By Molly Dunn
By Molly Dunn
By Kaitlin Steinberg
By Molly Dunn
By Kaitlin Steinberg
By Kaitlin Steinberg
By Kaitlin Steinberg
By Molly Dunn
Best of Houston
It's 2:15 in the morning. The bar has just closed, and you know you're going to be in trouble tomorrow unless you find somewhere with food that will help soak up all the booze you inadvertently consumed. Where do you go?
In the past, we've rounded up the best late-night restaurants in Houston, but this year we're taking it a step further. We're compiling a list of the best restaurants that stay open even after the bars have closed. You think midnight is late? Amateur. Some of these restaurants are open until 4 a.m. or, better yet, 24 hours.
And the best thing about this list? These eateries are all over town. No matter where you find yourself hungry in the middle of the night, there's bound to be a surefire spot nearby, ready and waiting to serve up some hangover-healing grub.
10. Waffle House
What is there left to say about Waffle House that hasn't already been said? It's open 24 hours, around the clock. The events that go down there after hours are the stuff of legend. People from all walks of life, all neighborhoods, all ethnicities and in varying degrees of undress make their way into WaHo (as I affectionately call it) after lesser establishments close for the evening. I've been to WaHo at 4 a.m. and found a 30-minute wait for a table; that's how popular the purveyor of mediocre waffles and awesome hash browns is in the middle of the night. Don't be fooled by the late hour. It's a tight space, and the efficient servers aim to get you in and out in as short a time as possible.
9. Whataburger/Taco Cabana
My two favorite fast-food restaurants are grouped together because that is how I recall visiting them late at night in college in San Antonio. There was a Taco C on the way home from pretty much anywhere (including the original Taco C, I might add), and a Whataburger down the street another mile or so in the direction of my house. Inevitably, someone in the group would want queso and someone else would want fries. And then someone would decide that he wanted fries and queso and a milkshake and a quesadilla. Trust me, it's a great combo at 3:15 a.m. I would also swear by Taco C queso and tortillas as guaranteed hangover killers.
8. Katz's Deli
If you're in the mood for something a little more upscale and...um...kosher than fast food, give Katz's a try. The sign outside is true: Katz's "never kloses." So if you're hungry, you can get bagels and lox or a corned beef and cabbage sandwich any time, day or night. In addition to truly massive sandwiches, Katz's offers great comfort food like matzo ball soup, spaghetti and meatballs, and breakfast served all day and night. Oh, and if you're feeling truly adventurous, check out the dessert case. "World's tallest 7-layer chocolate cake"? Don't mind if I do.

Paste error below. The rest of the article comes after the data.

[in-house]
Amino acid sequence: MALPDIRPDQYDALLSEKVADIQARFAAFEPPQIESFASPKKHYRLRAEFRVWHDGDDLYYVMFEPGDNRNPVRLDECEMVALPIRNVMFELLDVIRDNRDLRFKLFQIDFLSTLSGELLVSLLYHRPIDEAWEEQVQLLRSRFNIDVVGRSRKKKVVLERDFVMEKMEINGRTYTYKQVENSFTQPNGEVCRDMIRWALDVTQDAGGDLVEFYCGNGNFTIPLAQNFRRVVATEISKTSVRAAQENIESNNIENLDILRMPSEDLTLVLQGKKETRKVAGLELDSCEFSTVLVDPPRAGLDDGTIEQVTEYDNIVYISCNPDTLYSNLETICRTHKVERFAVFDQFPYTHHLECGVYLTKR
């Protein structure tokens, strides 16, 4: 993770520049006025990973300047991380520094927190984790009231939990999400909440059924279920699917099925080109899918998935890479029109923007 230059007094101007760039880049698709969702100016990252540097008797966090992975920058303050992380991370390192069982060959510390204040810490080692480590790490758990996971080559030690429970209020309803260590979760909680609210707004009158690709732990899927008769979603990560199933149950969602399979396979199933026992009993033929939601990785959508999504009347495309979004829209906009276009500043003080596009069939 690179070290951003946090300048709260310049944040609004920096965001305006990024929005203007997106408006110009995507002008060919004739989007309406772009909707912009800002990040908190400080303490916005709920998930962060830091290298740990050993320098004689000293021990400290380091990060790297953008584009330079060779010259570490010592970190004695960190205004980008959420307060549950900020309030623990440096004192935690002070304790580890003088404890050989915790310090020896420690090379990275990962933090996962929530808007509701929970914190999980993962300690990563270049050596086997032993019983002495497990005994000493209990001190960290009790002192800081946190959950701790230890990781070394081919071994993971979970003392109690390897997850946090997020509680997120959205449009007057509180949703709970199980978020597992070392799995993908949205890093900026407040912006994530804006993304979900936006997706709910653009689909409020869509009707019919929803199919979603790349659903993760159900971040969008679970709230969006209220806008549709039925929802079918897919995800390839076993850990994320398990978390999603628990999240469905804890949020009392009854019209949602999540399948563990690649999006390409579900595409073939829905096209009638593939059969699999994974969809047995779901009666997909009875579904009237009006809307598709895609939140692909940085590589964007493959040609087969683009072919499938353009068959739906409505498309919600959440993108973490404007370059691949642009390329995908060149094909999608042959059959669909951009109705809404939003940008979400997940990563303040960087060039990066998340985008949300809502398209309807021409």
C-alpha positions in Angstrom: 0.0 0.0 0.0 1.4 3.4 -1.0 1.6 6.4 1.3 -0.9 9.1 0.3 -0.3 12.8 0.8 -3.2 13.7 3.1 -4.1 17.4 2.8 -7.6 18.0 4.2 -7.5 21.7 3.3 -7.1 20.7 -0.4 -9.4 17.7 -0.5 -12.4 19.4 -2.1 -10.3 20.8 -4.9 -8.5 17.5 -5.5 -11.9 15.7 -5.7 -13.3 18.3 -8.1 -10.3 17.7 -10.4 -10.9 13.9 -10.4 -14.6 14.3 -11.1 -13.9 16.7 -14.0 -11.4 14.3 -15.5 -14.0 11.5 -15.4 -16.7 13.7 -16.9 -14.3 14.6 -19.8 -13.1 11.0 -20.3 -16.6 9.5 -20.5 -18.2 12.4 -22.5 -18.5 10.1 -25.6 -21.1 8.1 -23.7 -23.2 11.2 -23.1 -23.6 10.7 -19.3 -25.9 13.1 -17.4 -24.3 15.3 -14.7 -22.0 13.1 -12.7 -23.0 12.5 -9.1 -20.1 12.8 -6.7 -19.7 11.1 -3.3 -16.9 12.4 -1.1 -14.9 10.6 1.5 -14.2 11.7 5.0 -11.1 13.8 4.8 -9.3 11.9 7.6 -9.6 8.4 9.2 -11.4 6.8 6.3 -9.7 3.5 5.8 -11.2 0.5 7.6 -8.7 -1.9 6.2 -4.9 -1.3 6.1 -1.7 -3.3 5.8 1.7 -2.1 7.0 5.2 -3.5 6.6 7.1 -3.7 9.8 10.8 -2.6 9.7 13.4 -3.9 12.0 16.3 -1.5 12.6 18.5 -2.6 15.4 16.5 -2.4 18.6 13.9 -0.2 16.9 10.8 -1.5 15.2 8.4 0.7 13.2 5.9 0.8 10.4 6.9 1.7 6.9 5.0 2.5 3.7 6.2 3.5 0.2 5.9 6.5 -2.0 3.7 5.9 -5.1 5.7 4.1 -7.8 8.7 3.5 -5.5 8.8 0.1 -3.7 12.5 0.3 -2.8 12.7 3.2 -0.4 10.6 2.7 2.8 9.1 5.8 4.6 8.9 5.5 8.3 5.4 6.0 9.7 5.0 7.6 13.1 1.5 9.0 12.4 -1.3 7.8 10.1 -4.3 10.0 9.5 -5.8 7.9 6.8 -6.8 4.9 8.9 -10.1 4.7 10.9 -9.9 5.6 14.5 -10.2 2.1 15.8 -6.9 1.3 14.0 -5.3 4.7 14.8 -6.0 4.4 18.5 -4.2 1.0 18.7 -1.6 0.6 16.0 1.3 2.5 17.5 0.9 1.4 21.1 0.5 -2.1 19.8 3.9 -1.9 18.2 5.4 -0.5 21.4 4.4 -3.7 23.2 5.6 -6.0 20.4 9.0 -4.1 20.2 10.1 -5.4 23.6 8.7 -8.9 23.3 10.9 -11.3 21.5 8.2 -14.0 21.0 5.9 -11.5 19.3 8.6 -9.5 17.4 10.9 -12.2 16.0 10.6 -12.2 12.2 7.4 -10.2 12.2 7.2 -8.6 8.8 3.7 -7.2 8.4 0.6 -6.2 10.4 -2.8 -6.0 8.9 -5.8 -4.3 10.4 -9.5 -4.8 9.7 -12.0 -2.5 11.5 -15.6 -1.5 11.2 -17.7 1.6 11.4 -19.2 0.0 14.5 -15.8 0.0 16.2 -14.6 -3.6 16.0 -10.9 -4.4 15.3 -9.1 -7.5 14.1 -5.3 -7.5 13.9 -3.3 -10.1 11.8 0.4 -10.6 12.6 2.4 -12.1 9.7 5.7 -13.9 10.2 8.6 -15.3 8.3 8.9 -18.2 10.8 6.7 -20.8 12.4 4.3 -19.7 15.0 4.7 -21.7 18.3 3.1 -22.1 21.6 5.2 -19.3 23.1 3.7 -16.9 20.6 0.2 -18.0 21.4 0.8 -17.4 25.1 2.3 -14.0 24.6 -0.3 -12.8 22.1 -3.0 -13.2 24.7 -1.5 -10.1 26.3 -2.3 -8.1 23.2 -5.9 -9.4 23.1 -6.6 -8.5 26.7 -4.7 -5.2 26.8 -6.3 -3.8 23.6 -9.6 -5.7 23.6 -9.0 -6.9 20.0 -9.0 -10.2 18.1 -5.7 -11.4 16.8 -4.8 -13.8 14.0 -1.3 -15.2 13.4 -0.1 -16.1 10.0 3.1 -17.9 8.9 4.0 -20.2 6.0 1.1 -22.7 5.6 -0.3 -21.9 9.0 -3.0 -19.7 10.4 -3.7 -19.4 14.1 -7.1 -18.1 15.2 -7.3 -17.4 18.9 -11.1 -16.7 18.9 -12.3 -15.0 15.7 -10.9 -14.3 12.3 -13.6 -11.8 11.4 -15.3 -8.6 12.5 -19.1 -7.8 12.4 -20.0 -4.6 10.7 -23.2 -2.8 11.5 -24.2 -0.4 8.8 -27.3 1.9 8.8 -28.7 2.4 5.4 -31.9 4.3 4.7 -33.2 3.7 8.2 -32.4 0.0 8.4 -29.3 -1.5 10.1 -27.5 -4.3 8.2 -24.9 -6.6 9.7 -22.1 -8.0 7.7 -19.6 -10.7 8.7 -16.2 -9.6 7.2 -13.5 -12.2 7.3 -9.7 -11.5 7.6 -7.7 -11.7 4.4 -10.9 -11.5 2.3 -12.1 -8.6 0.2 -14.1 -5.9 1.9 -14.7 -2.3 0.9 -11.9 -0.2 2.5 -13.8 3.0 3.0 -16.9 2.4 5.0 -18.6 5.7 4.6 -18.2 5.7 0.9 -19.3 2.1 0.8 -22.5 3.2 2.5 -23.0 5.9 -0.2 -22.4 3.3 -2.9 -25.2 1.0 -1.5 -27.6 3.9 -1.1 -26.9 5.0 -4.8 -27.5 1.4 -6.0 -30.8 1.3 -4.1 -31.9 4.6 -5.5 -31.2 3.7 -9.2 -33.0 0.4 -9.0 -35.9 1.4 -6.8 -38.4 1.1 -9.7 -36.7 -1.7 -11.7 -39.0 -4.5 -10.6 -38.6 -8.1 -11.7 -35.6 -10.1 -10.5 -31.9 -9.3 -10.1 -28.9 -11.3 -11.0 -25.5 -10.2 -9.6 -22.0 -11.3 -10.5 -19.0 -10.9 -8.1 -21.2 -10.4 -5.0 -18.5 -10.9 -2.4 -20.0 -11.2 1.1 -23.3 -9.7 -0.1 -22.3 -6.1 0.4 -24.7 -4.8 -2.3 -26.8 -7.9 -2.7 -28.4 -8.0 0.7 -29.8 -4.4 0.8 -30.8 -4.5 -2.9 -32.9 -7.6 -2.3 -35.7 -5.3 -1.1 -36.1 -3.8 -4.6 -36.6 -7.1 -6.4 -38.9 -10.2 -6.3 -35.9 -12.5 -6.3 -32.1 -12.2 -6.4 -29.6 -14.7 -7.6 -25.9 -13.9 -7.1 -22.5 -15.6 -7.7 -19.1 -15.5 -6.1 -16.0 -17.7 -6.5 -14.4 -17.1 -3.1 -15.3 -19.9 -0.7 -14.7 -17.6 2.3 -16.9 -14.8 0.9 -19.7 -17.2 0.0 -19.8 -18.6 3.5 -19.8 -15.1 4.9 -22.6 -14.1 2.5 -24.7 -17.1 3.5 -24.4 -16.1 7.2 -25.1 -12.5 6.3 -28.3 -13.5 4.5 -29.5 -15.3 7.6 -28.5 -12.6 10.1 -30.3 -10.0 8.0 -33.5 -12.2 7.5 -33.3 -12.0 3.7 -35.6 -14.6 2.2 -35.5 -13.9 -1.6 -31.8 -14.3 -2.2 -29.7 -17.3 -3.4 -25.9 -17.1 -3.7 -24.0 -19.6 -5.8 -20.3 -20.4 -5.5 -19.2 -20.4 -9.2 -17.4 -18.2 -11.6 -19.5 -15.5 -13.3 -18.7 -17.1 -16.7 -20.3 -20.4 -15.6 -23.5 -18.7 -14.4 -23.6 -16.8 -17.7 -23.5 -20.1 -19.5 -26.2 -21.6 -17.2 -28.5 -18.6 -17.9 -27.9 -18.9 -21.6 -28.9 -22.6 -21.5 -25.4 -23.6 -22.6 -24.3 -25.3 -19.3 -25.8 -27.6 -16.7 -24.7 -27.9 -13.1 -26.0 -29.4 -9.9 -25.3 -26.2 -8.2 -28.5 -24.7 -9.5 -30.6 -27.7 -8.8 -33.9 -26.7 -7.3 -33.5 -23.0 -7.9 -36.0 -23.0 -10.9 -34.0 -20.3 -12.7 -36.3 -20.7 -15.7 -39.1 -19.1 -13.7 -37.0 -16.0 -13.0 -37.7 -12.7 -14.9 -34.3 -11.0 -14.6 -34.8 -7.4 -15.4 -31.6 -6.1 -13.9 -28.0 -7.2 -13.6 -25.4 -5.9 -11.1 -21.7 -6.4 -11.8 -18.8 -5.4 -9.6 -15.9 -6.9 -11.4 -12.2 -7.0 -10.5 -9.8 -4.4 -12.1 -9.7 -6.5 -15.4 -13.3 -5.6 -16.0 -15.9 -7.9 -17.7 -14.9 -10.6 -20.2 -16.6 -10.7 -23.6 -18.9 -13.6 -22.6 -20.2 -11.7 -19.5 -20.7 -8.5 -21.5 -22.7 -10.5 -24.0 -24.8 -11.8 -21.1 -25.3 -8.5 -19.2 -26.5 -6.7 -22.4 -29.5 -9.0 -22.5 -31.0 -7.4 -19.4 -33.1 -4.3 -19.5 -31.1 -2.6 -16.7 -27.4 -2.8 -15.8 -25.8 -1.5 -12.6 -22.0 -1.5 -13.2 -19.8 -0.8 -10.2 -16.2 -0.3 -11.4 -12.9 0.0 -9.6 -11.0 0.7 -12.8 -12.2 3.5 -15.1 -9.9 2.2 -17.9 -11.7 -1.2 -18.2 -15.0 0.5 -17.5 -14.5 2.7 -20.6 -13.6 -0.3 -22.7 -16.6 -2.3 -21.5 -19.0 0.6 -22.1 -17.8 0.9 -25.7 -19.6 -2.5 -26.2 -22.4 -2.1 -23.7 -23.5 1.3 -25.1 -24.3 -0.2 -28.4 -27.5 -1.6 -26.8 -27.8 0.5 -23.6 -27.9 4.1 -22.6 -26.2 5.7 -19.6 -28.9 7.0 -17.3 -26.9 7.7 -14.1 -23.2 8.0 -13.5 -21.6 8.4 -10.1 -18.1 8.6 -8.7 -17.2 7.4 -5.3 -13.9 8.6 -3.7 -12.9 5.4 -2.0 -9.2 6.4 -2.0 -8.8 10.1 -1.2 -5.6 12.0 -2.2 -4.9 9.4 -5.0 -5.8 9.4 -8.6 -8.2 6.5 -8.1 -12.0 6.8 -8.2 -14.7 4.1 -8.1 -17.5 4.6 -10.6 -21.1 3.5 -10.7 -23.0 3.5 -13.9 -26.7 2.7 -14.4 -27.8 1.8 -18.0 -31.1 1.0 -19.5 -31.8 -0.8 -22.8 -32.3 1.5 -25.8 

There are six Ruchis El Rincón de Méxicos in the greater Houston area, and most of them are open 24 hours a day, seven days a week, to satisfy all your nighttime Tex-Mex cravings. Where else can you get mesquite-seasoned tilapia filets with grilled shrimp, rice, french fries and salad for $14 in the wee hours of the morning? Only here. Okay, actually, there's one other place I know of, and it's also on the list. But when you're craving the greasy, fatty Tex-Mex food of your youth, chances are Ruchis is only a short drive or cab ride away.
6. Dot Coffee Shop
The coffee shop that "never locks its doors" opened in Houston in 1967. At the time, it was the first concept from the Pappas brothers, who now have a Houston empire. If your idea of comfort food falls more in line with chicken-fried steak, bacon cheeseburgers and buffalo wings than queso and enchiladas, Dot is sure to satisfy. The retro eatery promises made-from-scratch food comparable to what Grandma used to make. As at Waffle House, breakfast is served all day and all night, but Dot's list of breakfast items, like French toast and banana nut pancakes, is far more extensive than ol' WaHo's.
5. House of Pies
Anyone who knows me is aware of how much I love House of Pies. It's within walking distance from my house, and it's open 24 hours a day, which makes it the ideal late-night eatery. Plus, I don't have to decide between greasy-spoon grub or awesome desserts, because HOP has both. The Kirby location is currently closed for renovations after a fire that shuttered it in early November, but the owners have assured Houstonians that they will have pie for Christmas this year. I don't know about you, but that's all I want for Christmas: Bayou Goo at 3 a.m. once again. Dear Santa, I hope you're listening.
4. Spanish Flowers
When dining in the middle of the night, one often has to choose convenience over taste. Is it open? Yes. Then it's going to have to do. Not so with Spanish Flowers, which is just as delicious during the day as it is in the dark after several margaritas. Piping hot, freshly made tortillas and bright, zingy salsa will go a long way toward perking up the evening, while the thick, creamy queso del mar or earthy enchiladas mole will soak up any alcohol left in your stomach while simultaneously tantalizing your tastebuds. Spanish Flowers closes only between 10 p.m. Tuesday night and 9 a.m. Wednesday morning.
3. Pho Binh by Night